top of page
Search
  • Writer's pictureGeoff Harrison

Protests or Unlawful Assemblies

Updated: Nov 3, 2023


Best Barrister, Best Lawyer, Best Solicitor, Best Criminal Barrister, Criminal Solicitor, Criminal Barrister, Criminal Lawyer, Protests, Unlawful Assemblies, Lawful Assemblies, Unlawful Protests

Published by Geoff Harrison | 22 October 2023


As per s23 of the Summary Offences Act 1988 ('the Act') it is lawful to engage in a public assembly or protest provided that the relevant criteria are met (see below). If the assembly is authorised, a person cannot be found guilty of participating or joining in an unlawful assembly (s545C of the Crimes Act 1900) or of obstructing a person, vehicle or vessel in a public place (s6 of the Act): as per s24 of the Act. However, if the public assembly is not authorised and a person knowingly joins or continues in the unlawful assembly, the maximum penalty is 6 months imprisonment and/or 5 penalty units ($550):s545C of the Crimes Act 1900.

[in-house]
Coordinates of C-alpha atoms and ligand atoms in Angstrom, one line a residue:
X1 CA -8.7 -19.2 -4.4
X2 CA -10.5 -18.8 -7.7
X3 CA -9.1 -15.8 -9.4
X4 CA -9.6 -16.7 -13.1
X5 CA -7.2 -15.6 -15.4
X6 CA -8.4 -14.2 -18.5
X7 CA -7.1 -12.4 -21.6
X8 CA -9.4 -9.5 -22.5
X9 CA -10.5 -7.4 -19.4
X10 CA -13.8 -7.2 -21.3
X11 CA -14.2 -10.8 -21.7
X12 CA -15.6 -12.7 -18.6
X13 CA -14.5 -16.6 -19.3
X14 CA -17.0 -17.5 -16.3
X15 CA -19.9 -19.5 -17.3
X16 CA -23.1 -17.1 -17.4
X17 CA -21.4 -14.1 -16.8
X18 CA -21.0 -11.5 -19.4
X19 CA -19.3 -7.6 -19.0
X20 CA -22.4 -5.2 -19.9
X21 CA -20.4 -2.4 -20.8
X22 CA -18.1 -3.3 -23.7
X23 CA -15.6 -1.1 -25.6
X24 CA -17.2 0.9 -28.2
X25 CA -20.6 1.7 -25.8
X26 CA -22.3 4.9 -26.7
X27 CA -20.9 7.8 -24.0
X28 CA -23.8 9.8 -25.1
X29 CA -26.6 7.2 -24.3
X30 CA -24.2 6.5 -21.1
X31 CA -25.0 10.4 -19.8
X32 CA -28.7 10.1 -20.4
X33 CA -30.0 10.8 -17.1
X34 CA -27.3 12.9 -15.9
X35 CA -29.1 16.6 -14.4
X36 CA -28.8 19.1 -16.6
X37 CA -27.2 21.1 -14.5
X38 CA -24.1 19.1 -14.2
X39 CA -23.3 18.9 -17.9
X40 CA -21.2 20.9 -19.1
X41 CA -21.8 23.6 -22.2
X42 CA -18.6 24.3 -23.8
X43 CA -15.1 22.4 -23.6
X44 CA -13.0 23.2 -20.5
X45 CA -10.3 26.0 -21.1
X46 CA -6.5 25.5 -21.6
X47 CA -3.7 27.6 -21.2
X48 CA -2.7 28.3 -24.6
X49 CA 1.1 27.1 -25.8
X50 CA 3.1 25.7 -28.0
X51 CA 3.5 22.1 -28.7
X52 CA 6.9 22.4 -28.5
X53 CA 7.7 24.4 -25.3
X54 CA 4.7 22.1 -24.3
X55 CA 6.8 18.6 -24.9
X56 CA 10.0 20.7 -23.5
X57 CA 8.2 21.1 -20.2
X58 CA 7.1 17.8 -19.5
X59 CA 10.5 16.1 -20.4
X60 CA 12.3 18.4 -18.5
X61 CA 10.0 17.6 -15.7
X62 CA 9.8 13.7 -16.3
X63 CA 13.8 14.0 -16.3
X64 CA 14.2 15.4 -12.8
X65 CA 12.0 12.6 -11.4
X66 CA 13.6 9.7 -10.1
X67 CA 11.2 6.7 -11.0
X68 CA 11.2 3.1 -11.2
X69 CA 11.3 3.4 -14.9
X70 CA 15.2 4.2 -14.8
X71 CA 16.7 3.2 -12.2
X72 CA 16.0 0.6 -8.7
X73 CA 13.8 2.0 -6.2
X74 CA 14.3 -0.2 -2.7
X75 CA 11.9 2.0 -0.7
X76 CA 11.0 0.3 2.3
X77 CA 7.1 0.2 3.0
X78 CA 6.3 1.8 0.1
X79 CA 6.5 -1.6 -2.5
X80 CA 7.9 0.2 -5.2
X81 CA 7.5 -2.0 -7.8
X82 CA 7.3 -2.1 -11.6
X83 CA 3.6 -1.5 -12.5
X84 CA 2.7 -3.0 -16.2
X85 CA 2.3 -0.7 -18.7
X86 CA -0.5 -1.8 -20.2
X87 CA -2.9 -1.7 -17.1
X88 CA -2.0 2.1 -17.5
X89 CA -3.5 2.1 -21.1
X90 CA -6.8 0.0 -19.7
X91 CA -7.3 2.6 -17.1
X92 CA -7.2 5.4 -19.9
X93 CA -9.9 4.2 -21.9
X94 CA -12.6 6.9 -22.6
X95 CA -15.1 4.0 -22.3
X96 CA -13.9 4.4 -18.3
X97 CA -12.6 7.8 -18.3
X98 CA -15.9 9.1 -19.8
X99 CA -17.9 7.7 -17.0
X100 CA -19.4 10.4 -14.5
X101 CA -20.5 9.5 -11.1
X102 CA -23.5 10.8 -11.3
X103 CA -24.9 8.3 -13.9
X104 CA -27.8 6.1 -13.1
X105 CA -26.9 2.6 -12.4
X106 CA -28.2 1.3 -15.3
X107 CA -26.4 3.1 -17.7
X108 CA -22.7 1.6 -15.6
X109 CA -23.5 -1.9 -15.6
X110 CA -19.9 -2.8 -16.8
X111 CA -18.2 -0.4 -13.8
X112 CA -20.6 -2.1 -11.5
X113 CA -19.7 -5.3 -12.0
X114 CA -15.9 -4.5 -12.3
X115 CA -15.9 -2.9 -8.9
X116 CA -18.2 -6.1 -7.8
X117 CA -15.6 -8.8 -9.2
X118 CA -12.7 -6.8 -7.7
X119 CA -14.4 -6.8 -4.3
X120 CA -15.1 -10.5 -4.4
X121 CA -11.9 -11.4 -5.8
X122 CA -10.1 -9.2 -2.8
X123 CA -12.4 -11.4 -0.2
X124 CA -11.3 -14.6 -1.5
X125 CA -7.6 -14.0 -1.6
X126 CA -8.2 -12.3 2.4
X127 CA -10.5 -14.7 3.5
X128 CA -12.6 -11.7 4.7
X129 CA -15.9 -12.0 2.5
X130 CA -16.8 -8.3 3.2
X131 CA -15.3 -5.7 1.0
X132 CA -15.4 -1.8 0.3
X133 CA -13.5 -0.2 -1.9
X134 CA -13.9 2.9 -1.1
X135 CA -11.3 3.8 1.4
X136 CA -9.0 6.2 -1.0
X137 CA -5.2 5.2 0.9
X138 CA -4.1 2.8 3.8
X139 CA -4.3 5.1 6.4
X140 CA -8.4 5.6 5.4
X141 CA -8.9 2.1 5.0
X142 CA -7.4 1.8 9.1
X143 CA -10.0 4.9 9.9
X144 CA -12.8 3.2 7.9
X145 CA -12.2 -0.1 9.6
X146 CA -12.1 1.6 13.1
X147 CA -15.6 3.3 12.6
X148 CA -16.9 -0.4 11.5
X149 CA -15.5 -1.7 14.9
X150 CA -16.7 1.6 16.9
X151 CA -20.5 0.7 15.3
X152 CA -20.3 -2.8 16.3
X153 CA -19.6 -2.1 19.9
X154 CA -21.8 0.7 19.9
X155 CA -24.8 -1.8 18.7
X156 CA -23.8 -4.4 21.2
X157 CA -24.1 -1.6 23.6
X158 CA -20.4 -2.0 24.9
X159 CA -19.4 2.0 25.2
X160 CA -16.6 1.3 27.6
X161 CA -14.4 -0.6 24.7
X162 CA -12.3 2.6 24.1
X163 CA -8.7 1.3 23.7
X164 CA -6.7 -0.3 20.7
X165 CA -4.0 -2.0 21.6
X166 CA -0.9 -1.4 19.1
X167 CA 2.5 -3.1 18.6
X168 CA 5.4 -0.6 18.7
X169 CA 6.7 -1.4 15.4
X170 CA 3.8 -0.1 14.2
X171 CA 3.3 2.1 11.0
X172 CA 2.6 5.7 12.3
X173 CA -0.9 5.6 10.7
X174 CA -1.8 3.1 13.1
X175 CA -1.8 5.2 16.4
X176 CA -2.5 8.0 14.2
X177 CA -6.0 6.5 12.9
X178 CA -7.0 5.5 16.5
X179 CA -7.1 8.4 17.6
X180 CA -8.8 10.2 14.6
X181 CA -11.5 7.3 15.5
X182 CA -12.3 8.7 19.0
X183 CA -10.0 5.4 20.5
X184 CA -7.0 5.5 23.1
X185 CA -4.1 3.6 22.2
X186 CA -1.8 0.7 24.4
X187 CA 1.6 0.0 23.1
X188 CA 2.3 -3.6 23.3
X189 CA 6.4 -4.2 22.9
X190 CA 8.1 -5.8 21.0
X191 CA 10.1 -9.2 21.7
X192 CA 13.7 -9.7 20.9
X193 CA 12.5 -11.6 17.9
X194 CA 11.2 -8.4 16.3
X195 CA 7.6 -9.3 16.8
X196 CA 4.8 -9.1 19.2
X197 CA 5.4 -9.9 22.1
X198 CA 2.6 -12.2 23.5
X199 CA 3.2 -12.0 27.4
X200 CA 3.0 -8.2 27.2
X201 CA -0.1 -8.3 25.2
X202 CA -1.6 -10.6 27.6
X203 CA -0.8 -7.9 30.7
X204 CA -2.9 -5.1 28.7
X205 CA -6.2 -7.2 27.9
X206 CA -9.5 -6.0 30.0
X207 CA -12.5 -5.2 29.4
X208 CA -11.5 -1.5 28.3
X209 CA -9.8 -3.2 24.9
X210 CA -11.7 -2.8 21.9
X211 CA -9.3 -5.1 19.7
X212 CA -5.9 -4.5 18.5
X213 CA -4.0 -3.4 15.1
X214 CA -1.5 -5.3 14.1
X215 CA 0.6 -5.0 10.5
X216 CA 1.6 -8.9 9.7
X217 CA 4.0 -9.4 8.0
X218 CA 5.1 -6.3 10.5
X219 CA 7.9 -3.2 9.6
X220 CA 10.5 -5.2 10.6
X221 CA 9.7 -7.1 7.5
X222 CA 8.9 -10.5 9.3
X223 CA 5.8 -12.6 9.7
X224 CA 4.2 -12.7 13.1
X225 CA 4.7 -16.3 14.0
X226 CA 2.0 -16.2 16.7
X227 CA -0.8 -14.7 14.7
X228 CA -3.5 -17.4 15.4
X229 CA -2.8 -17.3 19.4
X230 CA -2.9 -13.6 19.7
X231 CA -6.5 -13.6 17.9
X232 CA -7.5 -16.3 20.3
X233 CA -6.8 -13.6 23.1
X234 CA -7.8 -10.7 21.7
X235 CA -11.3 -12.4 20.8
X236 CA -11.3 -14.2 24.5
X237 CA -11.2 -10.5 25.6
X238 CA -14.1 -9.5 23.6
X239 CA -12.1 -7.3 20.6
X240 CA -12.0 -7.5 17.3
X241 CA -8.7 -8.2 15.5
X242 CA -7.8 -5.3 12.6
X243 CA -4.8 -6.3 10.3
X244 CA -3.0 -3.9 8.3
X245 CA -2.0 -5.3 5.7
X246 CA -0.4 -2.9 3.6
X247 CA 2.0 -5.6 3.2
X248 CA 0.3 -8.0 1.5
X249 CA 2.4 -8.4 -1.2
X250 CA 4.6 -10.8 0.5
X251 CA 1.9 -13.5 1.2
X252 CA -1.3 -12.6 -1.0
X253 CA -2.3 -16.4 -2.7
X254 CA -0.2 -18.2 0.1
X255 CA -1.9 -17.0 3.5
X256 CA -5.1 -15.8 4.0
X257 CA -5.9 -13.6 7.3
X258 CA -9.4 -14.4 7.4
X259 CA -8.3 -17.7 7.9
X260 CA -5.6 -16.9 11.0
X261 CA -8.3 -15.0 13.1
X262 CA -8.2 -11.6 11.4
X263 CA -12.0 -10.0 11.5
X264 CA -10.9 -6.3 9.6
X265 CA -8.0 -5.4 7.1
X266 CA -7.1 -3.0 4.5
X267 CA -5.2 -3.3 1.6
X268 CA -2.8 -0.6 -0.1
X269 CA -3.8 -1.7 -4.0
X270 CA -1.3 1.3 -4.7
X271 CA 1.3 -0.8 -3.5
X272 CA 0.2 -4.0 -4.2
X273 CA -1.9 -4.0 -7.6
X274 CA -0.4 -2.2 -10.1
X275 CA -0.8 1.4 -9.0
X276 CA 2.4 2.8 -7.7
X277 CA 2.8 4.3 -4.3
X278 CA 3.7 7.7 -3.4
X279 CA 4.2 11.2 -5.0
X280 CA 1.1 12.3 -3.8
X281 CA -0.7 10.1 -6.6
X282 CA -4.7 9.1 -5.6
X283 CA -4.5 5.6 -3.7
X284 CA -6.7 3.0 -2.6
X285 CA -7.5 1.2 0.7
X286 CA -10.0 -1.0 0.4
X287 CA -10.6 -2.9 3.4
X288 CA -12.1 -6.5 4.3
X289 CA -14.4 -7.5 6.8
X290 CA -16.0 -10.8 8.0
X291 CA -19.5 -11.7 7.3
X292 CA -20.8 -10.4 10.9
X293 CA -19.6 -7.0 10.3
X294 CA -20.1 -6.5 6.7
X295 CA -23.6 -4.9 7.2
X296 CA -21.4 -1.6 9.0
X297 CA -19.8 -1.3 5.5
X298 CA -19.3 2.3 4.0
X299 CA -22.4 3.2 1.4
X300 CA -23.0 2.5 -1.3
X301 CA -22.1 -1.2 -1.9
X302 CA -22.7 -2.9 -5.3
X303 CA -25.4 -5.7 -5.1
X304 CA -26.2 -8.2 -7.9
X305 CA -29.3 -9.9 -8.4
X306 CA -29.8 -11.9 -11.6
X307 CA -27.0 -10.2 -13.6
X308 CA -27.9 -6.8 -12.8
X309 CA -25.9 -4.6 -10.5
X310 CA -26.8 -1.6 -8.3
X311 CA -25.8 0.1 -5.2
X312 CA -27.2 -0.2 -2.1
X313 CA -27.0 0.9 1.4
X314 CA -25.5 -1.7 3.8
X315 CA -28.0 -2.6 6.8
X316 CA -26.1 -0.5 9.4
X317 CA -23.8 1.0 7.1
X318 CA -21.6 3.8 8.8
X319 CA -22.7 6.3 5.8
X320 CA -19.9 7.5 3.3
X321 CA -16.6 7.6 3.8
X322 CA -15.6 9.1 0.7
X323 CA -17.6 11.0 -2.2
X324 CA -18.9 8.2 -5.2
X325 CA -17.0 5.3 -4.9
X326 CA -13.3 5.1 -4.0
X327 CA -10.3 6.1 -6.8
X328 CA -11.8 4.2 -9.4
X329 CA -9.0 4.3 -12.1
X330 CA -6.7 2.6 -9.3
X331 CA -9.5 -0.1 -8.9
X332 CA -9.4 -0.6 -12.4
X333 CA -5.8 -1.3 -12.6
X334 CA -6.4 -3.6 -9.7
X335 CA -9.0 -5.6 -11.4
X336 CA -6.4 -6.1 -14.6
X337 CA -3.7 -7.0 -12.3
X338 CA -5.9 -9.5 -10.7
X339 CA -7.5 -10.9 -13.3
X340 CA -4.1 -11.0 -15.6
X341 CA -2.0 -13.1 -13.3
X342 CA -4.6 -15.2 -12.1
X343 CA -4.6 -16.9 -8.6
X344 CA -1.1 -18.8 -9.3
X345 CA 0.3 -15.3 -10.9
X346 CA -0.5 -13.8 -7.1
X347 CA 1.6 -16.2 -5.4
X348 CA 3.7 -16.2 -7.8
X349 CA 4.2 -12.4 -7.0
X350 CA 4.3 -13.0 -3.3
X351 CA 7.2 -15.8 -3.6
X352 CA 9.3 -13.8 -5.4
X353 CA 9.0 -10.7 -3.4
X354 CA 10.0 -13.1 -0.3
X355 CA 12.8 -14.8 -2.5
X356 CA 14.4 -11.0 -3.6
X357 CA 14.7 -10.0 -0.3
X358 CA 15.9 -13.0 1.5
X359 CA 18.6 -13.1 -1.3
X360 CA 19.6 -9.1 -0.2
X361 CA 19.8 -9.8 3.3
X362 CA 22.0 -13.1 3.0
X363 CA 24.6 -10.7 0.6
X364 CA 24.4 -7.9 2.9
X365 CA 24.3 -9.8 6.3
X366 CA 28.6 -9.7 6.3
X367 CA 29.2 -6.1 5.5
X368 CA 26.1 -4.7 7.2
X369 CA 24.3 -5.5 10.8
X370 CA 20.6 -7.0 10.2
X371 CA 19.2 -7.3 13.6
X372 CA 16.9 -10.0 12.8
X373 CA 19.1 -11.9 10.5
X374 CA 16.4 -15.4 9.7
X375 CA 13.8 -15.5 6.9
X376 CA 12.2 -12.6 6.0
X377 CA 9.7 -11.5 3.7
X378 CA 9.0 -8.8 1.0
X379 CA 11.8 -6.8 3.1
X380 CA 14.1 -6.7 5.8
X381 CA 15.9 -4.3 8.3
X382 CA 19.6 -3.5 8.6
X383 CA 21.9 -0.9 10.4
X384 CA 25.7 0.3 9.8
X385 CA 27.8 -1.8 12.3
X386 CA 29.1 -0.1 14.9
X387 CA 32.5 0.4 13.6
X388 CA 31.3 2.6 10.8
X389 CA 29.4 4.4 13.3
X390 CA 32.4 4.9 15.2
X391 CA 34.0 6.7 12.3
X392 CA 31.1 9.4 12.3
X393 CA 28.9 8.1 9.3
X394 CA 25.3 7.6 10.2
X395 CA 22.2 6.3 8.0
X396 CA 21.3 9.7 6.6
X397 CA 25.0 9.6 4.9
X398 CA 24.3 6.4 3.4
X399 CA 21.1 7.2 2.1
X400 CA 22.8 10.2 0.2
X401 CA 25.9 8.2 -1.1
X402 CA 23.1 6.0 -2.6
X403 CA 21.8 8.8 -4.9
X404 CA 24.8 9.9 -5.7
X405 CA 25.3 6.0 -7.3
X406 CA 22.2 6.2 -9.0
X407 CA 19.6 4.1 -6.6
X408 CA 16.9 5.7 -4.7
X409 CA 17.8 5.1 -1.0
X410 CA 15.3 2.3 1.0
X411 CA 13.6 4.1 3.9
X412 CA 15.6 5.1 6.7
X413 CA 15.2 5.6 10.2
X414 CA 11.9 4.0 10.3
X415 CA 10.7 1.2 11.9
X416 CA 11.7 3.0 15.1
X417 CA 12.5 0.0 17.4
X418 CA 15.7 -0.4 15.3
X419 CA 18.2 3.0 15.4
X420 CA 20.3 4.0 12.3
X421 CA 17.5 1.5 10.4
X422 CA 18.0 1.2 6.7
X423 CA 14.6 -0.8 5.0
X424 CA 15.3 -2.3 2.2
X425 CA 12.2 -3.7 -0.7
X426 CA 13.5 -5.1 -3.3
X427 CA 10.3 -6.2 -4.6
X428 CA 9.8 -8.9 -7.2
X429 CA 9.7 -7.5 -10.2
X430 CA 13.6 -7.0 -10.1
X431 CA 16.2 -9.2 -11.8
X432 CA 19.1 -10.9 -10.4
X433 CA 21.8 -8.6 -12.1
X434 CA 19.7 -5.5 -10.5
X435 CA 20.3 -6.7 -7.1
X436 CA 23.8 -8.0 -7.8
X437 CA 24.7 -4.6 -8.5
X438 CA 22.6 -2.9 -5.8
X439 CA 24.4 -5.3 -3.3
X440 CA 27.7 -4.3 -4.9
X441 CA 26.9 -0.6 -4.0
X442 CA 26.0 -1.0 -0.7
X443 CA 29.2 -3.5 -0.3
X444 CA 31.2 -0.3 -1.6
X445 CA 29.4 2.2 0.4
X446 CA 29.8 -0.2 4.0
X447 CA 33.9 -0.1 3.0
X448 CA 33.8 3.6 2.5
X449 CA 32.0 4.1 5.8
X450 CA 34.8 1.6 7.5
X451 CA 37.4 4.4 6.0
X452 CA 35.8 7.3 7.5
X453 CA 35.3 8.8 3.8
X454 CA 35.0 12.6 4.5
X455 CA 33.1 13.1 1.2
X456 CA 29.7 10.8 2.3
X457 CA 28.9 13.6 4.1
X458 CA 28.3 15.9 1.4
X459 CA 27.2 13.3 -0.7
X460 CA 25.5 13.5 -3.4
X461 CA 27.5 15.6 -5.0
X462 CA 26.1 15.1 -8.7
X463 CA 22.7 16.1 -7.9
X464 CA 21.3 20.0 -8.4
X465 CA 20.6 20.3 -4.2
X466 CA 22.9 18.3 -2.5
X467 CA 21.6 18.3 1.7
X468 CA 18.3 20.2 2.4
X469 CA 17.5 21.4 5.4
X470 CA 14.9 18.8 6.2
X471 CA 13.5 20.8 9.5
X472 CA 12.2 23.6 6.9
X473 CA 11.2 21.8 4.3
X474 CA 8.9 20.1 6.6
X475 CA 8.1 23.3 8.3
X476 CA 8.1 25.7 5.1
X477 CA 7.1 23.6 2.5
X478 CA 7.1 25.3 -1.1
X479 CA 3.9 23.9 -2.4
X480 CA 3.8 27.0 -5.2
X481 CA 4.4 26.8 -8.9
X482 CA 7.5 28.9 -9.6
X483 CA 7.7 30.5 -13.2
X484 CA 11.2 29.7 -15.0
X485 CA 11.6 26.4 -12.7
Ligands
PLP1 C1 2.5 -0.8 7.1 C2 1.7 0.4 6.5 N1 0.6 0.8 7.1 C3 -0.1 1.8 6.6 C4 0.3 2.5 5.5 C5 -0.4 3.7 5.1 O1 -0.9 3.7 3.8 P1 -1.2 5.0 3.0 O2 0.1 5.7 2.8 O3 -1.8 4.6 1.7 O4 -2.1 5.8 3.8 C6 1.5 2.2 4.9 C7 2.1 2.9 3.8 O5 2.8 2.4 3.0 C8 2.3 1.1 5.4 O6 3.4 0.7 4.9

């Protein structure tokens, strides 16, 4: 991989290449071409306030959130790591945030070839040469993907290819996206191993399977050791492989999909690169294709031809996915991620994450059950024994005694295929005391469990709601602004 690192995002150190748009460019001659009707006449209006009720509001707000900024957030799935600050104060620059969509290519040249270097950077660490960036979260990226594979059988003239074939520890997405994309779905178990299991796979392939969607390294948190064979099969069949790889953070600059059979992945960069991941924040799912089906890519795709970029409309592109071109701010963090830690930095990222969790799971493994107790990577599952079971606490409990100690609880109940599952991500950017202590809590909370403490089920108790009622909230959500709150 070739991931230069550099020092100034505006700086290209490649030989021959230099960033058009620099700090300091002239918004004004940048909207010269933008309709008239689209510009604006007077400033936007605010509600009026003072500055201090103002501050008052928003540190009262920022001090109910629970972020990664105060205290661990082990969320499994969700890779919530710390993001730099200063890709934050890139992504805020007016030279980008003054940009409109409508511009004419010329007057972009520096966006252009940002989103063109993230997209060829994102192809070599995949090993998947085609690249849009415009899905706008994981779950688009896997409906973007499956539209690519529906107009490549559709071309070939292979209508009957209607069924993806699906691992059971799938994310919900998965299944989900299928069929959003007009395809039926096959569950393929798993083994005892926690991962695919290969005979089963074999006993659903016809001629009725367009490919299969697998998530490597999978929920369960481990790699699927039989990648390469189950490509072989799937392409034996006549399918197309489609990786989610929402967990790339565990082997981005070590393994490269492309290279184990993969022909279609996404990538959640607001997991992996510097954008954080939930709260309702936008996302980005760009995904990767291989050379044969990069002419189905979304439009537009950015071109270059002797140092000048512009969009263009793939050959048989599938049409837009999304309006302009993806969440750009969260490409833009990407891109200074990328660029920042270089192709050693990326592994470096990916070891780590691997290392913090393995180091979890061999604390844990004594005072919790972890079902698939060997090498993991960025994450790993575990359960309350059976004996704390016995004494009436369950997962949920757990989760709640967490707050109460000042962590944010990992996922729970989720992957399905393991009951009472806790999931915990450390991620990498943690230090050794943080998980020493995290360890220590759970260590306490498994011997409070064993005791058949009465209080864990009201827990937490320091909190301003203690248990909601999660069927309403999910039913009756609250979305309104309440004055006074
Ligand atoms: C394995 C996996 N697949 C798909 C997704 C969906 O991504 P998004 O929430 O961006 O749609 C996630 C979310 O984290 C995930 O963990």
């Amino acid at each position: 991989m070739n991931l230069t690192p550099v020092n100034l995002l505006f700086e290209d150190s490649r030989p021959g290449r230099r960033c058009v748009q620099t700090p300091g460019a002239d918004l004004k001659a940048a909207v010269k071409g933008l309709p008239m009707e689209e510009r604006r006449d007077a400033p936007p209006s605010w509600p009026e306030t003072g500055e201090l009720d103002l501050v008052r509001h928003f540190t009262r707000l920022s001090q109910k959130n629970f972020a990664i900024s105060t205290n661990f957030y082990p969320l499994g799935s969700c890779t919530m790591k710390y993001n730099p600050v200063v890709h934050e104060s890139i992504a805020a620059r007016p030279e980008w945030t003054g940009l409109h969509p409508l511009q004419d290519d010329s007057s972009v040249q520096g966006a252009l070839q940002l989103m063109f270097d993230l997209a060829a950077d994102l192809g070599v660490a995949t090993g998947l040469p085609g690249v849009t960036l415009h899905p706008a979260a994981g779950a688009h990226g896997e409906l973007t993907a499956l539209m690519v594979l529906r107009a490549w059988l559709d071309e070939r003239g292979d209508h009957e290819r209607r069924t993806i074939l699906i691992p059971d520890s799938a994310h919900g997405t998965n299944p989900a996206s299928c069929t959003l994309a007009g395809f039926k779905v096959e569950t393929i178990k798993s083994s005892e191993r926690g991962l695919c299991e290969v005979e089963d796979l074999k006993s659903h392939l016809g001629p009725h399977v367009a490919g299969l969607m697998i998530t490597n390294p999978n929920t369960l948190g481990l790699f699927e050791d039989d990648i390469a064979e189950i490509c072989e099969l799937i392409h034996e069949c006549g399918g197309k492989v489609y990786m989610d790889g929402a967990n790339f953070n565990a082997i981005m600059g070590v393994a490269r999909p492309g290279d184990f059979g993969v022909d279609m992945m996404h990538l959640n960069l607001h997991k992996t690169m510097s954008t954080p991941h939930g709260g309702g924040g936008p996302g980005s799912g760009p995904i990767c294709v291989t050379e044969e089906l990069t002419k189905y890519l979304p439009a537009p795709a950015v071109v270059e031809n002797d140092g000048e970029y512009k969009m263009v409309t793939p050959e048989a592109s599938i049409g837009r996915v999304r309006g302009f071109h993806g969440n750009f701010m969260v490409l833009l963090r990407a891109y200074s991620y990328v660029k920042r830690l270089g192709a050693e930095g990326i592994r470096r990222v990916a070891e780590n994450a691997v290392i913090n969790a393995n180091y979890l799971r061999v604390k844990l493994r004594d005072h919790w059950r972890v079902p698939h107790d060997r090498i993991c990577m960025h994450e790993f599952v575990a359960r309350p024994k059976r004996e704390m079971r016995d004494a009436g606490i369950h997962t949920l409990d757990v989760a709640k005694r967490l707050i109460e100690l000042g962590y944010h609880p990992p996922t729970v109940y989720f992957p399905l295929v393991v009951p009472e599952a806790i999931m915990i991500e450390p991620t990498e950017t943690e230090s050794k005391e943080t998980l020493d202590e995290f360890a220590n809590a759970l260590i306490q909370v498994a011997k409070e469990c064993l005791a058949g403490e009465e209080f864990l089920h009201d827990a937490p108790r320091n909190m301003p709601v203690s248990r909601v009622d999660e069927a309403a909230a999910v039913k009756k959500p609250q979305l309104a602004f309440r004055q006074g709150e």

Parliament has recently passed legislation in relation to the disruption of the Sydney Harbour Bridge or major facilities (see below) with the maximum penalties being 2 years imprisonment and/or 200 penalty units ($22,000).


Other Sources:

Cases:


_________________________________________________________________________________________________


Extracted Legislation:


ROADS ACT 1993 - SECT 144G

Damage, disruption or obstruction of Sydney Harbour Bridge and other major bridges, tunnels and roads


(1) A person must not enter, remain on, climb, jump from or otherwise trespass on any part of the Sydney Harbour Bridge or any other major bridge, tunnel or road if that conduct--

(a) causes damage to the bridge, tunnel or road, or